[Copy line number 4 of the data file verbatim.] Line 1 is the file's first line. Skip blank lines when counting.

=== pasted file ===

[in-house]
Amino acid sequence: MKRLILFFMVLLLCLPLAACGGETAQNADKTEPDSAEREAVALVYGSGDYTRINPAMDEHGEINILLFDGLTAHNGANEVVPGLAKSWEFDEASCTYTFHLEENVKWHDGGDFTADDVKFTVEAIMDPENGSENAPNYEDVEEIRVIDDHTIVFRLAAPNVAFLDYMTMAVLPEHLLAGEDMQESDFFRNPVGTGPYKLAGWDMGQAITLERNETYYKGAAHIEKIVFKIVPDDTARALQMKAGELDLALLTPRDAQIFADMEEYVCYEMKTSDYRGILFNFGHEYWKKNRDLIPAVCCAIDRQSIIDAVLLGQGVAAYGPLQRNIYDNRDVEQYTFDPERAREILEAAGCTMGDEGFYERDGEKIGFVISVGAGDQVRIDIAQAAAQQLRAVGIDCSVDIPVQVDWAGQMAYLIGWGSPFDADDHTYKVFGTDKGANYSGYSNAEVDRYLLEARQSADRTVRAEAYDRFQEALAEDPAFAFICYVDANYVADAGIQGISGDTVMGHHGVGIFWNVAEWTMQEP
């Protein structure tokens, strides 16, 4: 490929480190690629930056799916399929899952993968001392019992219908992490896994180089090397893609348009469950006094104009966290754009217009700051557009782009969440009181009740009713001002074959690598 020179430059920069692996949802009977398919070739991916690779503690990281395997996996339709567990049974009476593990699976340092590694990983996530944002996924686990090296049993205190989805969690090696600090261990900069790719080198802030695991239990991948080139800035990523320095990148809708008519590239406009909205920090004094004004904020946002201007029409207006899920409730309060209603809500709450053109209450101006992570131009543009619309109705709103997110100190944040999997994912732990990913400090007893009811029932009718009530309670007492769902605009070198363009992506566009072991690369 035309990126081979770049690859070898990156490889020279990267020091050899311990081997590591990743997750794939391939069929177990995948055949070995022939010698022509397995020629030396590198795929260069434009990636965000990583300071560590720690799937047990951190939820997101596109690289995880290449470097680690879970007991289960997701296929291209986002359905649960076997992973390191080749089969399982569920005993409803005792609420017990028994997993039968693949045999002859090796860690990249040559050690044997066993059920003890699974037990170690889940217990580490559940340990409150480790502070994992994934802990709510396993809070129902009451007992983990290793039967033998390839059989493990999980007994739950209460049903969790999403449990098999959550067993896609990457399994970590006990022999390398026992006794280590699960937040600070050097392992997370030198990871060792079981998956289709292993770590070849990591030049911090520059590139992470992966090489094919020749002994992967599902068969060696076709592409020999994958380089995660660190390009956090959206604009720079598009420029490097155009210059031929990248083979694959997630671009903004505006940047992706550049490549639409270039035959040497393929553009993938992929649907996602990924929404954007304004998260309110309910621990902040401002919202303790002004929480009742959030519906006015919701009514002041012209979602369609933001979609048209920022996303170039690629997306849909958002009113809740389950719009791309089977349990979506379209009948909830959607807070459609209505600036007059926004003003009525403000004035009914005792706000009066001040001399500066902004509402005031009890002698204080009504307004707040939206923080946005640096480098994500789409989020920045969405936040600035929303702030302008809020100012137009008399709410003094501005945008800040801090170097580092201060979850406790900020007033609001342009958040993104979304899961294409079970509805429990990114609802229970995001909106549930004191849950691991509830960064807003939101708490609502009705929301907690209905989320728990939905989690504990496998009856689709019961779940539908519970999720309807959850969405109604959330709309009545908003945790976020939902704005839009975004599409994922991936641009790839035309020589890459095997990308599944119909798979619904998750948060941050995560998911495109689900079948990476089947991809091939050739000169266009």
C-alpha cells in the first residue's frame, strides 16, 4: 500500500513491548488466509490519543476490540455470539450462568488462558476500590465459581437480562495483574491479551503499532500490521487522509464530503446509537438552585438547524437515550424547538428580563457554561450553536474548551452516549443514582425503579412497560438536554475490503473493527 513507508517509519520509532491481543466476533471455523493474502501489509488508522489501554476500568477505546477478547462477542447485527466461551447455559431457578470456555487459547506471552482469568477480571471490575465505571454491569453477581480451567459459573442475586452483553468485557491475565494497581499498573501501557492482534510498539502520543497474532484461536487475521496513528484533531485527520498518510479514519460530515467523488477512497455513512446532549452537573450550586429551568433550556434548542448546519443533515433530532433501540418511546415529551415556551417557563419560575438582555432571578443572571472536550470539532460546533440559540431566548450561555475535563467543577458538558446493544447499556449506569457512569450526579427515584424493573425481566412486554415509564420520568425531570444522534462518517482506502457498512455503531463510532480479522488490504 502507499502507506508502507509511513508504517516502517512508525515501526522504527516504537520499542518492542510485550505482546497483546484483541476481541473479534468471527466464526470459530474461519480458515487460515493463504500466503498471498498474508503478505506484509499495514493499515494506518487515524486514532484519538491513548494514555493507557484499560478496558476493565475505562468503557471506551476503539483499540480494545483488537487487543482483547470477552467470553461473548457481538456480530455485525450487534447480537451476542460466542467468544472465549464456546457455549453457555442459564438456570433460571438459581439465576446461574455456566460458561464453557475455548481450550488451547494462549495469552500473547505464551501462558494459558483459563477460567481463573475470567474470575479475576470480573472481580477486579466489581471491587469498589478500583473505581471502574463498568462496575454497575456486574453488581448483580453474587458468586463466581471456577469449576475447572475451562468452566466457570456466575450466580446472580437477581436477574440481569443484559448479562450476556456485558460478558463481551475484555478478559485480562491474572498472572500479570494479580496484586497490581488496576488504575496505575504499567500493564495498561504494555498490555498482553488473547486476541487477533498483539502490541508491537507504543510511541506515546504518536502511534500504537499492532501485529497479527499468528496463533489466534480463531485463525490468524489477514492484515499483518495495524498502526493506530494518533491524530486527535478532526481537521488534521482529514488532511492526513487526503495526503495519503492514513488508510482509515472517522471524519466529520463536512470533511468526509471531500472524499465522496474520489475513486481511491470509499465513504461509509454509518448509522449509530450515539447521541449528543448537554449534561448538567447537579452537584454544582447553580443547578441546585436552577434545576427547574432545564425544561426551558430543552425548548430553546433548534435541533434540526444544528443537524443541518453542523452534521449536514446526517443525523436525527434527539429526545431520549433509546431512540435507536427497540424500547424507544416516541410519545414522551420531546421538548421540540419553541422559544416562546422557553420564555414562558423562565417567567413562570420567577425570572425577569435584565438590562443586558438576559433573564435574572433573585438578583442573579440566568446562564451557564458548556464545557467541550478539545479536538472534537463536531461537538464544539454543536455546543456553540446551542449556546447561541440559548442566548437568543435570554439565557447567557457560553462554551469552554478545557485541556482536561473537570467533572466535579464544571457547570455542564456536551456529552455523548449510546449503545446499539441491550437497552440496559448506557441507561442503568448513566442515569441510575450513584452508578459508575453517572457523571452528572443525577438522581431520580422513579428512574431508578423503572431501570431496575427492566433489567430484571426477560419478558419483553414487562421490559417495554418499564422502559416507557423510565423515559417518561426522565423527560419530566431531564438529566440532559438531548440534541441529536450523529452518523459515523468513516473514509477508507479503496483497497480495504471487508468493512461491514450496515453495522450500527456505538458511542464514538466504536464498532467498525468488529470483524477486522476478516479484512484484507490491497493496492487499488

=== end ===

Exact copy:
C-alpha cells in the first residue's frame, strides 16, 4: 500500500513491548488466509490519543476490540455470539450462568488462558476500590465459581437480562495483574491479551503499532500490521487522509464530503446509537438552585438547524437515550424547538428580563457554561450553536474548551452516549443514582425503579412497560438536554475490503473493527 513507508517509519520509532491481543466476533471455523493474502501489509488508522489501554476500568477505546477478547462477542447485527466461551447455559431457578470456555487459547506471552482469568477480571471490575465505571454491569453477581480451567459459573442475586452483553468485557491475565494497581499498573501501557492482534510498539502520543497474532484461536487475521496513528484533531485527520498518510479514519460530515467523488477512497455513512446532549452537573450550586429551568433550556434548542448546519443533515433530532433501540418511546415529551415556551417557563419560575438582555432571578443572571472536550470539532460546533440559540431566548450561555475535563467543577458538558446493544447499556449506569457512569450526579427515584424493573425481566412486554415509564420520568425531570444522534462518517482506502457498512455503531463510532480479522488490504 502507499502507506508502507509511513508504517516502517512508525515501526522504527516504537520499542518492542510485550505482546497483546484483541476481541473479534468471527466464526470459530474461519480458515487460515493463504500466503498471498498474508503478505506484509499495514493499515494506518487515524486514532484519538491513548494514555493507557484499560478496558476493565475505562468503557471506551476503539483499540480494545483488537487487543482483547470477552467470553461473548457481538456480530455485525450487534447480537451476542460466542467468544472465549464456546457455549453457555442459564438456570433460571438459581439465576446461574455456566460458561464453557475455548481450550488451547494462549495469552500473547505464551501462558494459558483459563477460567481463573475470567474470575479475576470480573472481580477486579466489581471491587469498589478500583473505581471502574463498568462496575454497575456486574453488581448483580453474587458468586463466581471456577469449576475447572475451562468452566466457570456466575450466580446472580437477581436477574440481569443484559448479562450476556456485558460478558463481551475484555478478559485480562491474572498472572500479570494479580496484586497490581488496576488504575496505575504499567500493564495498561504494555498490555498482553488473547486476541487477533498483539502490541508491537507504543510511541506515546504518536502511534500504537499492532501485529497479527499468528496463533489466534480463531485463525490468524489477514492484515499483518495495524498502526493506530494518533491524530486527535478532526481537521488534521482529514488532511492526513487526503495526503495519503492514513488508510482509515472517522471524519466529520463536512470533511468526509471531500472524499465522496474520489475513486481511491470509499465513504461509509454509518448509522449509530450515539447521541449528543448537554449534561448538567447537579452537584454544582447553580443547578441546585436552577434545576427547574432545564425544561426551558430543552425548548430553546433548534435541533434540526444544528443537524443541518453542523452534521449536514446526517443525523436525527434527539429526545431520549433509546431512540435507536427497540424500547424507544416516541410519545414522551420531546421538548421540540419553541422559544416562546422557553420564555414562558423562565417567567413562570420567577425570572425577569435584565438590562443586558438576559433573564435574572433573585438578583442573579440566568446562564451557564458548556464545557467541550478539545479536538472534537463536531461537538464544539454543536455546543456553540446551542449556546447561541440559548442566548437568543435570554439565557447567557457560553462554551469552554478545557485541556482536561473537570467533572466535579464544571457547570455542564456536551456529552455523548449510546449503545446499539441491550437497552440496559448506557441507561442503568448513566442515569441510575450513584452508578459508575453517572457523571452528572443525577438522581431520580422513579428512574431508578423503572431501570431496575427492566433489567430484571426477560419478558419483553414487562421490559417495554418499564422502559416507557423510565423515559417518561426522565423527560419530566431531564438529566440532559438531548440534541441529536450523529452518523459515523468513516473514509477508507479503496483497497480495504471487508468493512461491514450496515453495522450500527456505538458511542464514538466504536464498532467498525468488529470483524477486522476478516479484512484484507490491497493496492487499488